For Gracenote and FreeDB, there are many free applications which will submit information to each metadatabase.  The Gracenote & FreeDB websites list applications per-platform which support metadata submission (see the bottom of this document for links to those app listings).

Musicbrainz uses a proprietary application you must apply for in order to generate what it calls “fingerprints”, and then a proprietary submission policy for adding those fingerprints into their metadatabase.  See http://www.musicbrainz.org for more information on how to apply.

Lastly, the AMG / All Music / All Media metadatabase uses a manual submission method where you must submit physical CDs for their review to be considered for the inclusion into their metadatabase, which will then result in the Windows Media Player application recognizing your CD.  For information and submission address info, see this webpage:
http://www.allmusic.com/cg/amg.dll?p=amg&sql=32:amg/info_pages/a_product_submissions.html

3)  Adding CD Text to your release:

If you are having your release professionally mastered, consult with your mastering engineer about adding CD Text to your masters.  Chances are he or she will include CD Text in your masters for replication.  However, the effort to support CD Text does not stop with the creation of the masters.  To guarantee CD Text will appear in your manufactured release, you must also speak with the company manufacturing your CD, to see if it supports the replication of CD Text into the final product.  While most plants do support CD Text, it is in your best interest to speak with your plant representative to ensure they are aware not only that your masters have CD Text embedded within them, but also that you would like to receive your replicated product back with the CD Text.  Lastly, if your manufacturer offers a test pressing, take advantage of this service.   An ounce of prevention….

Testing, testing…..

After you have determined how to include metadata in its various forms, it is in your best interests to test your media to see how your metadata appears.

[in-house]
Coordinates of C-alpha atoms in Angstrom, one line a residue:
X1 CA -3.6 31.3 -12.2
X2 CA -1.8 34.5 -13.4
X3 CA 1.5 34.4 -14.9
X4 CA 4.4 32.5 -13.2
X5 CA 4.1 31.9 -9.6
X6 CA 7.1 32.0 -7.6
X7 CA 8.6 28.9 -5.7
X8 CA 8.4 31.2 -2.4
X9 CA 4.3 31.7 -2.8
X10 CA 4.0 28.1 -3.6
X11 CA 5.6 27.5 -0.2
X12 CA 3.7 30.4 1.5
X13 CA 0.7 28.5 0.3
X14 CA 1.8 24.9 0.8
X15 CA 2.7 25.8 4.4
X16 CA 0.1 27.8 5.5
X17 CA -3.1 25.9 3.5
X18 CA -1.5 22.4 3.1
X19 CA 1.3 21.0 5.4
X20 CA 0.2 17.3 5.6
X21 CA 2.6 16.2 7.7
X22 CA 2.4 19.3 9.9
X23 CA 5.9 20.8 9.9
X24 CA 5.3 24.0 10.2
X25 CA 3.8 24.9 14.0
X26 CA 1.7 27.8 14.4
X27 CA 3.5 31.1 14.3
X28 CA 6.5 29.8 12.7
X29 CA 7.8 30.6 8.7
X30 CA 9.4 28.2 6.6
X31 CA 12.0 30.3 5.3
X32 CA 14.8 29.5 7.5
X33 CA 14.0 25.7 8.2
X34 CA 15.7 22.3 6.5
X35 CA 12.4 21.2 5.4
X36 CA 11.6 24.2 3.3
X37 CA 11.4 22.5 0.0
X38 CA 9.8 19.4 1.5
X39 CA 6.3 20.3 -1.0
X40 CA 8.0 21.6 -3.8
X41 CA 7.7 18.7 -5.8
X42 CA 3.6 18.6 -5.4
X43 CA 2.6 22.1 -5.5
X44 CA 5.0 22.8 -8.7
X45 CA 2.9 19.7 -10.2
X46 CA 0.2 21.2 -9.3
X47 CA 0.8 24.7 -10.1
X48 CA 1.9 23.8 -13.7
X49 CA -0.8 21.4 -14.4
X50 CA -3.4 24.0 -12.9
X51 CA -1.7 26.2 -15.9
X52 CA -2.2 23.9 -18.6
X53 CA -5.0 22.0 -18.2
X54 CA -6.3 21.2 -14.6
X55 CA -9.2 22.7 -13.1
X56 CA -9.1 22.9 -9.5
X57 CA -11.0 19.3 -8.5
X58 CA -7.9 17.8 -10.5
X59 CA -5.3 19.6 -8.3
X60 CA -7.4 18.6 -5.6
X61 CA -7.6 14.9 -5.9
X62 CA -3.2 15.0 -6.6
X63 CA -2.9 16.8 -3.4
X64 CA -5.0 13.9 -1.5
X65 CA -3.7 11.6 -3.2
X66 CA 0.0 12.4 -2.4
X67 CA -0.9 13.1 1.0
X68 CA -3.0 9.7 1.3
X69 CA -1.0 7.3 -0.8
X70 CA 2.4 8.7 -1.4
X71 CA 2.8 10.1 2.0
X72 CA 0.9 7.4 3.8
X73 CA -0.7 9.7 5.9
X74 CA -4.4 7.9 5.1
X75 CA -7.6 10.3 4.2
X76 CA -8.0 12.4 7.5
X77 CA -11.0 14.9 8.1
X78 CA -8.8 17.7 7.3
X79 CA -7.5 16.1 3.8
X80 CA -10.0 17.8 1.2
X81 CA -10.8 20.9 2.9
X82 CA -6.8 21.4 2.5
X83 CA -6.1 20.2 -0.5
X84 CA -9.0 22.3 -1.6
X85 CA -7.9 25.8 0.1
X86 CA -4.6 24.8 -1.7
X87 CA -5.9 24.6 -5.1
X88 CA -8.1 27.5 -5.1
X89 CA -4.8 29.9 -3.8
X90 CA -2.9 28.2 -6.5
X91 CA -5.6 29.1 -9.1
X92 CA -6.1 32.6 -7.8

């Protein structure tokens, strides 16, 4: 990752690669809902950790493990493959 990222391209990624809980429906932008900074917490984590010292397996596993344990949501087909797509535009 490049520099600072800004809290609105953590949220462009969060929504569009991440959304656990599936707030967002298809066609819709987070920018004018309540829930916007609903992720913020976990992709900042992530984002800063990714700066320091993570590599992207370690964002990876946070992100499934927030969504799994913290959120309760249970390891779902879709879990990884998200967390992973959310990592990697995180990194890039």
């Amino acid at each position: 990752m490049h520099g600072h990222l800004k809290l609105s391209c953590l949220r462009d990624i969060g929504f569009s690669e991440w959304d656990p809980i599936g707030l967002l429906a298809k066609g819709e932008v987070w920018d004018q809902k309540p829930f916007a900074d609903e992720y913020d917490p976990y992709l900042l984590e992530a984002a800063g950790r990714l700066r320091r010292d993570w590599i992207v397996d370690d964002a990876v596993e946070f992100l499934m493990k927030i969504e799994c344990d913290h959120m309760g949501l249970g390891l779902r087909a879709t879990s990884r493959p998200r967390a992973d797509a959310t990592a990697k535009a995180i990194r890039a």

For ID3 tags, place your tagged assets into as many different players (iPods, Sandisk players, etc.) as you can access, to see how your information will appear.
For metadatabase information, have a look at what applications utilize which metadatabase providers, and then test your submissions through those providers.
For CD Text, test your discs in car stereos supporting it (a trip to the car stereo store anyone?).

Conclusion:

With a small time investment, you can effectively learn the scope of metadata quickly and provide listeners with more information about your release, thus increasing the visibility of your art.  In a market where gaining visibility is a major challenge, proficiency in metadata moves you much further along towards that goal.

Addendum:  Looking ahead with some possible initiatives

1)  Replay Gain:
Initiative:  http://replaygain.hydrogenaudio.org/
A proposal which claims the possibility of “ending the loudness war”.  Replay Gain is a tag embedded into a digital asset which is an amplitude calculation based-on the RMS energy of the sound file.
The idea is that the application playing the file would read the Replay Gain value and adjust the volume/output to achieve similar loudness across all playing tracks.

2)  Lyrics:
ID3 initiative:  http://www.id3.org/Lyrics3v2
Lyrics Plugin:  http://www.lyricsplugin.com/
There are a couple of initiatives out there now (above), along with proprietary implementations from both iTunes and Windows Media Player (storing in XML files instead of file tags).

3)  Liner Notes:
Currently there is not an ID3 tag, nor is there a proposal for one. There is the “Comment” tag which supports only 150 characters.  Gracenote supports production credit submission, however no systems seem to display this information if submitted at present.

4)  Album Art:
While you can embed via ID3, most DMR’s (iTunes, AmazonMP3, etc.) have proprietary art databases that work in tandem with their digital asset delivery system.
Finding album art has recently become easier thanks to sites like these:
http://albumart.org/
http://www.allcdcovers.com/

Further Information:

CD Text:
Unofficial FAQ:http://www.ncf.carleton.ca/~aa571/cdtext.htm

Gracenote:
Info:http://www.gracenote.com/business_solutions/music_id/
CDDB Players:http://www.gracenote.com/partners/software/
CDDB FAQ:http://www.gracenote.com/company_info/FAQ/FAQs/

FreeDB:
Info:http://www.freedb.org
FreeDB Players:http://www.freedb.org/en/applications__freedb_aware_applications.9.html
FreeDB FAQ:http://www.freedb.org/en/faq.3.html

AMG/Macrovision:
Info:http://www.allmediaguide.com/
Submissions:  http://www.allmusic.com/cg/amg.dll?p=amg&sql=32:amg/info_pages/a_product_submissions.html

Musicbrainz:
Info:http://musicbrainz.org/

ID3 Tagging Initiative:
Info:http://www.id3.org/